The health benefit of red wine extracts as nutritional supplements is a popular topic on social media. However, little research provides controlled experimental evidence about the effects of red wine extracts on human subjects. The biological effects of tannins in natural products and wines have been investigated by different groups (Table 2). Tsuchiya et al., for example, showed that administration of a test beverage including 200 mg/day oligomeric procyanidins (condensed tannins) isolated from red wines improved skin condition of moisturizing and whitening in a group of 30-60 year-old healthy women in 12 weeks . Kitada et al. reported that daily supplementation of resveratrol (19.2 mg) and polyphenols (136 mg) extracted from red wine for 8 weeks improved the metabolic profile including enhancing insulin sensitivity and decreasing serum low-density lipoprotein-cholesterol as well as triglyceride in non-diabetic individuals . Moreover, Ueda et al. demonstrated the anti-viral effects of persimmon-derived tannins against viruses including influenza virus, herpes simplex virus-1 and vesicular stomatitis virus by inhibition of viral infection . Mechanistically, it has been shown that the catechol units of tannic acid function as scavengers of reactive oxygen species (ROS), contributing to the anti-oxidative, anti-inflammatory and anti-carcinogenic activities of tannic acid [43, 44].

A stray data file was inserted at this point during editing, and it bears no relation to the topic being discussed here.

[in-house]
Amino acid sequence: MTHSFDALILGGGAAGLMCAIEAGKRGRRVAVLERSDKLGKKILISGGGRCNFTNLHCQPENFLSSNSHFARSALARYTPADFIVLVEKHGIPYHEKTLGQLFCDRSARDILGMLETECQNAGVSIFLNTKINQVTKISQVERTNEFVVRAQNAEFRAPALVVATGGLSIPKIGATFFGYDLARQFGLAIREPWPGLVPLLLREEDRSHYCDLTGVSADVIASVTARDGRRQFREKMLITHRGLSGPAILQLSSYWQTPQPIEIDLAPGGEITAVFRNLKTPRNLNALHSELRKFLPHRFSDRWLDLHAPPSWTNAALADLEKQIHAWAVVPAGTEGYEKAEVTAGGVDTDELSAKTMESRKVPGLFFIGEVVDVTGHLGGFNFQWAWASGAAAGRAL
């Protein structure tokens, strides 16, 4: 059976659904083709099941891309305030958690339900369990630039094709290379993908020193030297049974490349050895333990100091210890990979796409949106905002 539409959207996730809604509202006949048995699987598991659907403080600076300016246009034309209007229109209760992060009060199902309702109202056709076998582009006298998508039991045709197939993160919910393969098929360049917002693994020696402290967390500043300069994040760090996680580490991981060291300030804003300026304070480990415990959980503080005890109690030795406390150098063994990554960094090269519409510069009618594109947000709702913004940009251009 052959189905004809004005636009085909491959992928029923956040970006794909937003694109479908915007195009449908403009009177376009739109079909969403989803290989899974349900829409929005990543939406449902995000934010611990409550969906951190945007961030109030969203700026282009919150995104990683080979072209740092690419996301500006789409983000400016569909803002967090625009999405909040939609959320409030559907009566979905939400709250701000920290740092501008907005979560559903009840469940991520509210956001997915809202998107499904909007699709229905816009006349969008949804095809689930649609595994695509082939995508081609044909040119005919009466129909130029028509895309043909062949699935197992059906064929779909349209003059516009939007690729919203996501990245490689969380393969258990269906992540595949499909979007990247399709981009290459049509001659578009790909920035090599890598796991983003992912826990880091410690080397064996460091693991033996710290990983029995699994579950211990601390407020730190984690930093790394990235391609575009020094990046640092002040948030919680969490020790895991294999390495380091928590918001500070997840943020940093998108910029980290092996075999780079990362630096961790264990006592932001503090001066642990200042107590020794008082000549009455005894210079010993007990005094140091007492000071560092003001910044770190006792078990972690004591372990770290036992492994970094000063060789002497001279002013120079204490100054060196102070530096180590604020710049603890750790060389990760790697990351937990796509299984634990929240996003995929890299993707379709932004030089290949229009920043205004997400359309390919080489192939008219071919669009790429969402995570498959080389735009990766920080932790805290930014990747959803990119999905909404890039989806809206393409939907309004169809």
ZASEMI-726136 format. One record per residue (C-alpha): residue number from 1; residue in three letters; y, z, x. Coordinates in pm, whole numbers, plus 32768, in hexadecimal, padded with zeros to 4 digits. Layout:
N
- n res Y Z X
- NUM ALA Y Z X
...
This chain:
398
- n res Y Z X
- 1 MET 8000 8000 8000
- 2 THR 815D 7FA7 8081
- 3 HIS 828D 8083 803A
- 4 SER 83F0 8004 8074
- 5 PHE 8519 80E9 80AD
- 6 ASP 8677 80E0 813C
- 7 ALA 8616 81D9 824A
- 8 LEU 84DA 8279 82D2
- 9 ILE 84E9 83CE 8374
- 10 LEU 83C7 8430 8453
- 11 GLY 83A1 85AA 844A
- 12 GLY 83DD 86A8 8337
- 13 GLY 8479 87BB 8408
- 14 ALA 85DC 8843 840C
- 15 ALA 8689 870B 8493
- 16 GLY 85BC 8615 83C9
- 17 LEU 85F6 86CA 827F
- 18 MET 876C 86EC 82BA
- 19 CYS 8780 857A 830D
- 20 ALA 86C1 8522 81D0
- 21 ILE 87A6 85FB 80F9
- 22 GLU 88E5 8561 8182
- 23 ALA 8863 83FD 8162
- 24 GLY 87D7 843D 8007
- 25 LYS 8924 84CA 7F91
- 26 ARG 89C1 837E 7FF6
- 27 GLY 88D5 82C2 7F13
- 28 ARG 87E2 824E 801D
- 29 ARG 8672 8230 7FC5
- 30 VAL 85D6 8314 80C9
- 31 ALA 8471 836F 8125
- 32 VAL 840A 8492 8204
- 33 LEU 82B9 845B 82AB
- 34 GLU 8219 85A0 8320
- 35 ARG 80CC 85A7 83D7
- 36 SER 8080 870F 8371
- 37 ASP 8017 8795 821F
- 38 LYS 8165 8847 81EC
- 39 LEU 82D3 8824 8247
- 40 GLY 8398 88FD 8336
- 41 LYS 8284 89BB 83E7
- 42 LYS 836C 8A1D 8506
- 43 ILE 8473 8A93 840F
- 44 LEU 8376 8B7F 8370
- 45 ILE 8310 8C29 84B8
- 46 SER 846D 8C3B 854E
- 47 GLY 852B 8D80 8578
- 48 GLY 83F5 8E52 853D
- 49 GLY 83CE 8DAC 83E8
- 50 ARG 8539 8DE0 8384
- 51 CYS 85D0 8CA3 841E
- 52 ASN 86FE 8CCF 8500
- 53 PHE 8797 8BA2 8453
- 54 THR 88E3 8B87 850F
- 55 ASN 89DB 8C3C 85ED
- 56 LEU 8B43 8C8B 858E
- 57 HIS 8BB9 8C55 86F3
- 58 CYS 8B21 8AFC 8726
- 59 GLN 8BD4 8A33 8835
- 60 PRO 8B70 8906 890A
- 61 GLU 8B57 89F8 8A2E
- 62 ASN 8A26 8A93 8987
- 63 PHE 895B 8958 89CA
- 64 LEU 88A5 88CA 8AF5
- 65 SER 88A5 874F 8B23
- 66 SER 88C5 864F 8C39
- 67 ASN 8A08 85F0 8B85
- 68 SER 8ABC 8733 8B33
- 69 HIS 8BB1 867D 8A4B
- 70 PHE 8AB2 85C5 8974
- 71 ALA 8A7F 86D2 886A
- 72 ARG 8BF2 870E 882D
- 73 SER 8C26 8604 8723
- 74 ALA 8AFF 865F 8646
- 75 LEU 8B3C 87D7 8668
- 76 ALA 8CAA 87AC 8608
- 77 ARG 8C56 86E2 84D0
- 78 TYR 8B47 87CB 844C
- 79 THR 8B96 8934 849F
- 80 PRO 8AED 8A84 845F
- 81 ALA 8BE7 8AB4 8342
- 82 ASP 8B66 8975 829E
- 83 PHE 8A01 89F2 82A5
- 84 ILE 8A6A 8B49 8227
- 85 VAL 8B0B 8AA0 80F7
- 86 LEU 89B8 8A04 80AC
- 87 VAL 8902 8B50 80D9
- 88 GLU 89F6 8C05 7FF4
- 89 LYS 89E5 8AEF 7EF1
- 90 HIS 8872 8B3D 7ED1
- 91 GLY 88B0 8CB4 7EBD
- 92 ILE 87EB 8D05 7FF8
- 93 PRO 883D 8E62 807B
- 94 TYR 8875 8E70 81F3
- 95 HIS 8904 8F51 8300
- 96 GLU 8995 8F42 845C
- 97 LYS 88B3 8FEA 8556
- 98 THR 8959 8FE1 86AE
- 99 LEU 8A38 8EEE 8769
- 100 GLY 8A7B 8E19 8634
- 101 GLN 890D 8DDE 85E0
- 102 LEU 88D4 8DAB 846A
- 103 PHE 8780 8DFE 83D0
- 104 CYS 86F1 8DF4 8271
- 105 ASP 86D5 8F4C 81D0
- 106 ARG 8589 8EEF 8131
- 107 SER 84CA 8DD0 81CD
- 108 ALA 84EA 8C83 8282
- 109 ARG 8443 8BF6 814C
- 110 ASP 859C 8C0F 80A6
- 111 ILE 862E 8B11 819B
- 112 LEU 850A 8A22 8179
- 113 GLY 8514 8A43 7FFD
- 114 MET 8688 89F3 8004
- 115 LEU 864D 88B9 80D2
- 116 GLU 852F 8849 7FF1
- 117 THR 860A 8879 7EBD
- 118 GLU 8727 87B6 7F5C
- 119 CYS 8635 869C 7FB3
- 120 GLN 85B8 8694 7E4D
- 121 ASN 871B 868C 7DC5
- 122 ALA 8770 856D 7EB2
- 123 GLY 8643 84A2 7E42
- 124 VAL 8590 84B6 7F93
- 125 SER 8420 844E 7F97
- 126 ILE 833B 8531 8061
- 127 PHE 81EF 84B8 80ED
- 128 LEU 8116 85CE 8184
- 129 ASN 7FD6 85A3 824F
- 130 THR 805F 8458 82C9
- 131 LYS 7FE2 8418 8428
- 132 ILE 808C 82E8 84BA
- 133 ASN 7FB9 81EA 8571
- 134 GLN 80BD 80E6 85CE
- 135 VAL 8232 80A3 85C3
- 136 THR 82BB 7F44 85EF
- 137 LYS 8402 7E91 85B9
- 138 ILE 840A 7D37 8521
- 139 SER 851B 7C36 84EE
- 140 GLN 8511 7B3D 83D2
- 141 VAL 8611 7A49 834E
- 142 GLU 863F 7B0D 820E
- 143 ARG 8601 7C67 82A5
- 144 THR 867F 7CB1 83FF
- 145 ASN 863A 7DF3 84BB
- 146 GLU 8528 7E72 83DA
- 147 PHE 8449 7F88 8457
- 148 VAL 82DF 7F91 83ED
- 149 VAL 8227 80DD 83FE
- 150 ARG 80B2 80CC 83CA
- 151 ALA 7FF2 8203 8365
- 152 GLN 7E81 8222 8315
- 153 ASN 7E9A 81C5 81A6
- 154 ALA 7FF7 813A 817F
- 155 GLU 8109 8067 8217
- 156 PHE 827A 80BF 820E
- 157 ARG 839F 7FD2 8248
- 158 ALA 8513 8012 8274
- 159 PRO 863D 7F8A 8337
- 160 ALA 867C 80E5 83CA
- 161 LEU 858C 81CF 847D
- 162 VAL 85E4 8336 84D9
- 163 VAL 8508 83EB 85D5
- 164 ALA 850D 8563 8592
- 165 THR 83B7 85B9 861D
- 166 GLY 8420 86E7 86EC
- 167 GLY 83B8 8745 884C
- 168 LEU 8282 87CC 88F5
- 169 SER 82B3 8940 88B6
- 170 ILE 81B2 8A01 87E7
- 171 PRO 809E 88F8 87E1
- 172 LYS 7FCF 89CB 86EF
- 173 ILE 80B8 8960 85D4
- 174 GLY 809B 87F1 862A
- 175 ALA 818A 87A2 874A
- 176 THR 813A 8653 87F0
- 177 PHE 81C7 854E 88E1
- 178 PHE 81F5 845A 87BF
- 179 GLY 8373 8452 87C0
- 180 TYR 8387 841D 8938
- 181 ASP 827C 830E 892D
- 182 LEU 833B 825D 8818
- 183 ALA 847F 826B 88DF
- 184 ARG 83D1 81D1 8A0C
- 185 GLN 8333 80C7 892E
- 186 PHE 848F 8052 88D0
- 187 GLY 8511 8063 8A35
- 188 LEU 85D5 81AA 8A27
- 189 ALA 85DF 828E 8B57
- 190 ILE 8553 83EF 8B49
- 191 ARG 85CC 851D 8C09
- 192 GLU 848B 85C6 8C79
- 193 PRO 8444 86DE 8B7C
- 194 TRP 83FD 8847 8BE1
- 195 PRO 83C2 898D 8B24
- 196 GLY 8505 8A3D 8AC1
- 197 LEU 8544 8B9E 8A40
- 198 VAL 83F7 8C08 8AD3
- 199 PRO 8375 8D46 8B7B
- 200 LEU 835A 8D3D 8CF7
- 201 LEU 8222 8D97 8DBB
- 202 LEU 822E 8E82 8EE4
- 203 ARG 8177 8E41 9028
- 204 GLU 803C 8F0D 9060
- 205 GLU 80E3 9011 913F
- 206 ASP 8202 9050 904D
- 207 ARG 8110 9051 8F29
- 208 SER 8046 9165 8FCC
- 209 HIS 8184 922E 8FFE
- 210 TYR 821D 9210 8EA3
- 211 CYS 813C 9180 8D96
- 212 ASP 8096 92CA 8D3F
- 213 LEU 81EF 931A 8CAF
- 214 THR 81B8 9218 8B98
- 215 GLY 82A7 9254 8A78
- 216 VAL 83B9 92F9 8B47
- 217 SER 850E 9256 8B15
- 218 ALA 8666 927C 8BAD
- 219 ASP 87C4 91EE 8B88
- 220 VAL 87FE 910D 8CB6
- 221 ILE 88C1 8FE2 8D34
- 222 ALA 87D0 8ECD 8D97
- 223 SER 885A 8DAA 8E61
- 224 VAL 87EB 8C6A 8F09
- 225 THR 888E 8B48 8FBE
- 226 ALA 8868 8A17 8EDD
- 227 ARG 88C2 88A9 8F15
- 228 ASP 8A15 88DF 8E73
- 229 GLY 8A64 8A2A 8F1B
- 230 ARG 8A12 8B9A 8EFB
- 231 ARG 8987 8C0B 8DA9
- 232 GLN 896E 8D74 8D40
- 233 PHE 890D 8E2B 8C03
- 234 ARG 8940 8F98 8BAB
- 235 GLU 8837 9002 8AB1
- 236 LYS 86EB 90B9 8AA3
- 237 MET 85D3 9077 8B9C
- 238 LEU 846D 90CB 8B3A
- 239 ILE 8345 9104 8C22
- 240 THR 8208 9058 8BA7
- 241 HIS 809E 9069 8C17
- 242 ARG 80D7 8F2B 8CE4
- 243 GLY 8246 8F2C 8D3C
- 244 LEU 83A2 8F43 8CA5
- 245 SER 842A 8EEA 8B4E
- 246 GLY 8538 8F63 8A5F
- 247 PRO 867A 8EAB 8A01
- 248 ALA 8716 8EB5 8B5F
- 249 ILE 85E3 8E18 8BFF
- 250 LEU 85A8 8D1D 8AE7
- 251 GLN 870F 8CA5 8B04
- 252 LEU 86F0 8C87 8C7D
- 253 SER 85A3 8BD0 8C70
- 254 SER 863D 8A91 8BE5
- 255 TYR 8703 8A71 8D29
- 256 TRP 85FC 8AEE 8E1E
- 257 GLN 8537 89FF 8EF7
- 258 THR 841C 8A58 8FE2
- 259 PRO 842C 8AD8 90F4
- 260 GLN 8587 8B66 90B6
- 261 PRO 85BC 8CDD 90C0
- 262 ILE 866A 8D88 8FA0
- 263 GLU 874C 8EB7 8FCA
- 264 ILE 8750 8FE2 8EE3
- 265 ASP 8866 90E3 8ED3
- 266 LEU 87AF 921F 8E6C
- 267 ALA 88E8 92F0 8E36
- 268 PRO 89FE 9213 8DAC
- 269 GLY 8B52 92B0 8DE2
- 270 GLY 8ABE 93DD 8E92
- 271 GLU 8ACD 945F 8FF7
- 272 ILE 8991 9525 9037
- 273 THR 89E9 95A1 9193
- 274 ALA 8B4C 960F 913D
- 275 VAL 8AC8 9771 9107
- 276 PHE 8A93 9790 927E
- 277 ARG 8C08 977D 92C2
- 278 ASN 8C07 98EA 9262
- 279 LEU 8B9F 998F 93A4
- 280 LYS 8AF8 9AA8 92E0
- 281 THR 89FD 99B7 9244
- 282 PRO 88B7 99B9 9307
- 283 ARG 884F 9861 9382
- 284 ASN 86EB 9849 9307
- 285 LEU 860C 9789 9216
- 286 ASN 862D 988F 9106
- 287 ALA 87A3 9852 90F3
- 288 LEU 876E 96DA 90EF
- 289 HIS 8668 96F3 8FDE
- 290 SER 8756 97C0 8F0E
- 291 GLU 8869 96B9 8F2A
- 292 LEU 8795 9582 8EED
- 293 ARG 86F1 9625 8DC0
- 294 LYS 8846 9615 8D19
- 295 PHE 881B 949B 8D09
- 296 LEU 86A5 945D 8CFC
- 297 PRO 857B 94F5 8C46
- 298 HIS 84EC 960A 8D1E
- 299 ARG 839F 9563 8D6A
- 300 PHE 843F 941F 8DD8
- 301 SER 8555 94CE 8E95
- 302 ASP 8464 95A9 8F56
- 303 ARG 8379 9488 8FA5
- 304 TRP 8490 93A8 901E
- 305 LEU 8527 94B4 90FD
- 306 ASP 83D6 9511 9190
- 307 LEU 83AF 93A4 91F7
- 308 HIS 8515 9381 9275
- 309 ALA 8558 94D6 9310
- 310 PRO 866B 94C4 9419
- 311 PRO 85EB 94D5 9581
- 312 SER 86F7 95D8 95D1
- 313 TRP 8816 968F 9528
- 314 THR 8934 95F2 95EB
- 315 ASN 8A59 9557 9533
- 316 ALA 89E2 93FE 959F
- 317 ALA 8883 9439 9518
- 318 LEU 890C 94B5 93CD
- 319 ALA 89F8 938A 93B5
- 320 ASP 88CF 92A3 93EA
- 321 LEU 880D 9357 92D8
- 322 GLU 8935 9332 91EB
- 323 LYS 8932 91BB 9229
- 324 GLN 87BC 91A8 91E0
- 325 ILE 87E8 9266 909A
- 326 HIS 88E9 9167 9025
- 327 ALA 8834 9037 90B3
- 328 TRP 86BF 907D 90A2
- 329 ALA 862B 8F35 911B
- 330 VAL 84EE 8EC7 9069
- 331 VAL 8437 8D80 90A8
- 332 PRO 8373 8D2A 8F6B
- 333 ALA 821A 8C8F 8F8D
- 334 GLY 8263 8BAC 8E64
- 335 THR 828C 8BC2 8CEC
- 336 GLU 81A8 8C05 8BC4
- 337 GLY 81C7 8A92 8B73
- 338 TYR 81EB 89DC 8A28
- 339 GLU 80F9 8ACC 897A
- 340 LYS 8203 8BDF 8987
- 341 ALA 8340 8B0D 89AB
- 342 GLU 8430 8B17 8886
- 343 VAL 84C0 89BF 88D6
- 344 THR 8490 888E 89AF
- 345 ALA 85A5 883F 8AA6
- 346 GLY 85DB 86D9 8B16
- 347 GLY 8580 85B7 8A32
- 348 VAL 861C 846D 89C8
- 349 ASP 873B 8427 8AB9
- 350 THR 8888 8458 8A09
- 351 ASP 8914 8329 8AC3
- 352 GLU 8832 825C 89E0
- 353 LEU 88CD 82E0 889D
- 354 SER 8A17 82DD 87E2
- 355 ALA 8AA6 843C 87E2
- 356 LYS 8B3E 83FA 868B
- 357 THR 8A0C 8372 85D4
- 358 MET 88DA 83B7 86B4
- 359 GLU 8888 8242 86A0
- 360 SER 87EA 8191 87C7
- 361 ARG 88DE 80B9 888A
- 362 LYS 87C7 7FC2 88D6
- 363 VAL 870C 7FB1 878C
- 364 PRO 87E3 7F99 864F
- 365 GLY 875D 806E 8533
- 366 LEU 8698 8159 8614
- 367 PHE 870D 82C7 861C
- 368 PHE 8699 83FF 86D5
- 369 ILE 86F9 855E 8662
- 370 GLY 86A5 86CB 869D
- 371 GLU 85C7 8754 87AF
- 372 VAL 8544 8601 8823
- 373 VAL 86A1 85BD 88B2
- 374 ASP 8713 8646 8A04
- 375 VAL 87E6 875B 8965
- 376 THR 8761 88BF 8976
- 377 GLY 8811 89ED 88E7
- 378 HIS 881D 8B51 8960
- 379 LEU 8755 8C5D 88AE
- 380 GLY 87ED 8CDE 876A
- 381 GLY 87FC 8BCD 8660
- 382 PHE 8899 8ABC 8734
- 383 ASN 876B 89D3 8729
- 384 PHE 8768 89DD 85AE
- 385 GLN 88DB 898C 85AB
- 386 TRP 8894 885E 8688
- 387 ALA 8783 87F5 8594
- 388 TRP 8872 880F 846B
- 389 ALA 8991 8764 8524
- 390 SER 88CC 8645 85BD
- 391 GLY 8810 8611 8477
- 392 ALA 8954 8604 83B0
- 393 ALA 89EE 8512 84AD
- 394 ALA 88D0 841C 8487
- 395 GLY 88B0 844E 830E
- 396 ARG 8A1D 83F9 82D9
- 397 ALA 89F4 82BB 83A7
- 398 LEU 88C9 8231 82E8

Dietary supplementation with tannic acid helped improve cognition and behavioral dysfunctions, in part by inhibiting the processing of amyloidogenic precursor proteins, reducing the production and cerebral vascular deposits of β-amyloid, and reducing neuroinflammation manifested by β-amyloid plaque-associated microgliosis in aged Alzheimer-like transgenic mice . Tannic acid protected rat kidneys after ischemia-reperfusion from oxidative stress through activation of nuclear factor erythroid-2-Related factor 2 (NRF2) . Subcutaneously administered tannic acid decreased myocardial fibrosis and reduced the levels of inflammatory cytokines and apoptosis-associated mediators such as toll-like receptor 4 (TLR4), Nuclear factor kappa B (NF-κB), B-cell lymphoma-2 (Bcl-2), Bcl-2-associated protein (Bax) and the stress-responding kinase p38 in a myocardial fibrosis mouse model induced by isoproterenol . Additionally, tannic acid reduced kidney damage modulated by NF-κB and NRF2 pathways, resulting in the reduction of oxidative stress, apoptosis and inflammatory cytokines such as IL-6, IL-8 and TNF-α in an arsenic trioxide-induced nephrotoxicity rat model .